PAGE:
*Christmas eve is also a time for sharing talents.  Each child gets to share a talent at the family party.  When I was a child my grandfather had us all do a talent before we could get a gift from whatever cousin had our name for Christmas that year.  This made the gift giving part of the evening also the entertainment.  It also makes the gift giving last longer.  Note:  this tradition will keep your children busy all day on Christmas Eve too.  Then they have something constructive to prepare for while you are doing last minute preparations for the big day. 

*We don't believe in making Christmas too extravagant so we limit our gifts to three.  Each child gets three gifts: gold, frankincense, and myrrh. The gold gift is something they want.  The frankincense gift is something they need.  And, the myrrh gift is a family gift.  Besides these three gifts they get small things in their stockings.  This is enough for our family.  Anymore, and they just seem to get greedy and unappreciative.   

*Presents for Jesus: Each year on Christmas Eve our family has a tradition to give Jesus presents. We all decide what we can do, or correct in our lives and dedicate the decision to Jesus for his birthday.  We are going to have a special stocking, or wrapped box this year to start saving the letters in.  I think it would be great fun to look at them when the children are grown.  This is one of our favorites!  It seems to put the holiday in better perspective too.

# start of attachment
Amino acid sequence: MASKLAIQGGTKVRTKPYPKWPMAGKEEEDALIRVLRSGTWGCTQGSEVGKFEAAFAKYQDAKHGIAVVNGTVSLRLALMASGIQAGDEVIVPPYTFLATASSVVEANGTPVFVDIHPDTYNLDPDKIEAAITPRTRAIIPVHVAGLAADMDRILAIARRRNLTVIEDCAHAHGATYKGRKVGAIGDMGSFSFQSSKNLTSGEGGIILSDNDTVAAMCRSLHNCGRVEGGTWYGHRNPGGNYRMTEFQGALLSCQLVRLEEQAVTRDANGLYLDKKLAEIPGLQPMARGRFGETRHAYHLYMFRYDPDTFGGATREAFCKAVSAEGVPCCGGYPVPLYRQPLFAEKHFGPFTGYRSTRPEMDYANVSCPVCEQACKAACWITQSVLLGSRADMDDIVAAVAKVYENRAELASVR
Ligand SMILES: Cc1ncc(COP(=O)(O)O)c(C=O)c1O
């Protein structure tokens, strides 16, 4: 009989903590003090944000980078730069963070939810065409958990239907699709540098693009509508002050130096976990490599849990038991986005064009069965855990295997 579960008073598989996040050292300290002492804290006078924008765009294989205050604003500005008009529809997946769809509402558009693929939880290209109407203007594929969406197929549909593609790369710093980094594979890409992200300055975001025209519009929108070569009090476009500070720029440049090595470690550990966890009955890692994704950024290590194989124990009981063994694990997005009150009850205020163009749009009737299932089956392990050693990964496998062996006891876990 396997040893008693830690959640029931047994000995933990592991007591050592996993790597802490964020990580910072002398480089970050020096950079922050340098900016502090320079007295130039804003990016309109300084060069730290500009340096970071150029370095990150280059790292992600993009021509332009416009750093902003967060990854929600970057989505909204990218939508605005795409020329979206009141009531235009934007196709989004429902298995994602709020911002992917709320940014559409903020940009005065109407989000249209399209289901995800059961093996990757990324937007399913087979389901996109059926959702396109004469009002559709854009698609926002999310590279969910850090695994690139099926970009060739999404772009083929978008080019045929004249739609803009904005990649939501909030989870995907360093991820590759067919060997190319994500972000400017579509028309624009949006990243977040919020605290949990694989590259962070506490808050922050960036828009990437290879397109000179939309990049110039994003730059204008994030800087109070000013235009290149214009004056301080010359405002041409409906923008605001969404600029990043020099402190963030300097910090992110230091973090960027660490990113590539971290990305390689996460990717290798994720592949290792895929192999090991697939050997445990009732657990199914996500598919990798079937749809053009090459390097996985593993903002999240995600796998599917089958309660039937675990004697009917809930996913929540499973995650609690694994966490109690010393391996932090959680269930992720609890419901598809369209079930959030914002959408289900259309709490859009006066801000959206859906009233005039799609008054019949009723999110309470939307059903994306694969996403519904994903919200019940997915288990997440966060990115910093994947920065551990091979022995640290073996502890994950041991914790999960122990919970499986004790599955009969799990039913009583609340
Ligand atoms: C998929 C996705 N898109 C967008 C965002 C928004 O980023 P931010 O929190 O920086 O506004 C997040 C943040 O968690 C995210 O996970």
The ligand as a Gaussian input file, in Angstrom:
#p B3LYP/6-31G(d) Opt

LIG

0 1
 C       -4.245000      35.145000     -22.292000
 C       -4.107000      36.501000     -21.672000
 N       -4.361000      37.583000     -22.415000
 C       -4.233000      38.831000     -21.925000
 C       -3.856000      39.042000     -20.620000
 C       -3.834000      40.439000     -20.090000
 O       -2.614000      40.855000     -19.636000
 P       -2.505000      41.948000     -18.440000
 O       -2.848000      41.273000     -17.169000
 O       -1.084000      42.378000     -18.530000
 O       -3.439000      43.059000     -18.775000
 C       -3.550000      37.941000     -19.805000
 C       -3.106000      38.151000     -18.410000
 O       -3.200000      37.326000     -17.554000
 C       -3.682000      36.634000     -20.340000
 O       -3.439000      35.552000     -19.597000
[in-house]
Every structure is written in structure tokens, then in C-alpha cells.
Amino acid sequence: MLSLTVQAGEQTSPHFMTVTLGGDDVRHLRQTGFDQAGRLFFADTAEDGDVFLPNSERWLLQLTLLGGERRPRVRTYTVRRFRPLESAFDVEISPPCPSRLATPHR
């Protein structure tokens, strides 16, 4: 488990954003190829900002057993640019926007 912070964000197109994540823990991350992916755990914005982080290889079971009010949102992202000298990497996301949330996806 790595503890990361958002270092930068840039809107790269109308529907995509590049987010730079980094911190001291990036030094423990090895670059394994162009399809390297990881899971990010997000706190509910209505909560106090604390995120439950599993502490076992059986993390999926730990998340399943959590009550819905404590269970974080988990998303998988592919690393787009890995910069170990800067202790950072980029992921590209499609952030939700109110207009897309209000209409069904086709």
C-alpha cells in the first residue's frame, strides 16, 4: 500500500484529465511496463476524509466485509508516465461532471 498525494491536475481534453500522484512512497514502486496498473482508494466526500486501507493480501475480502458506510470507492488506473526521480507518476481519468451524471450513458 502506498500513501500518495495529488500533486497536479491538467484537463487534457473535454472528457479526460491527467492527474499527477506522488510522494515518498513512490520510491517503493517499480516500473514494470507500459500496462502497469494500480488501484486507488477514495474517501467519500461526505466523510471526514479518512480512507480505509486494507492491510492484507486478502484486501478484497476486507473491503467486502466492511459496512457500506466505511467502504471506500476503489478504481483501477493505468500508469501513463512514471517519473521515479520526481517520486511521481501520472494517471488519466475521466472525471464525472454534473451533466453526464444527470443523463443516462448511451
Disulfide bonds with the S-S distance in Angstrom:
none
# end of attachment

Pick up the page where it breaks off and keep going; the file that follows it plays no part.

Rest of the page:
*Christmas morning breakfast on the fine china dishes.  We have the same breakfast every year complete with a homemade cinnamon roll Christmas tree.  It's the fancy dishes and goblets that make it so fun for the Children. 

*This last one I am going to share is actually a New Year's Tradition.  My mom and her friend made up when I was young.  My mom always hid Christmas presents so well that some wouldn't be found for Christmas.  They would turn up about a week later.  So, to solve this present hiding problem, and make New Year's Day more fun this tradition was invented.  On New Year's Eve, after my husband has played Auld Lang Syne on his trumpet for the neighborhood, and we have pounded what music we can out of our pots and pans we take our pots and put them under the Christmas tree.  In the morning there is a New Year's gift to enjoy.  My parents told me that Santa dropped one more off on his way back to the North Pole.  (Whether you use this excuse or not, it makes New Year's day fun and keeps the children busy while the parents have a sleep in day.) 

Our family has so many traditions I could go on and on, but I think this is an ample list.  Maybe next year I will add to it.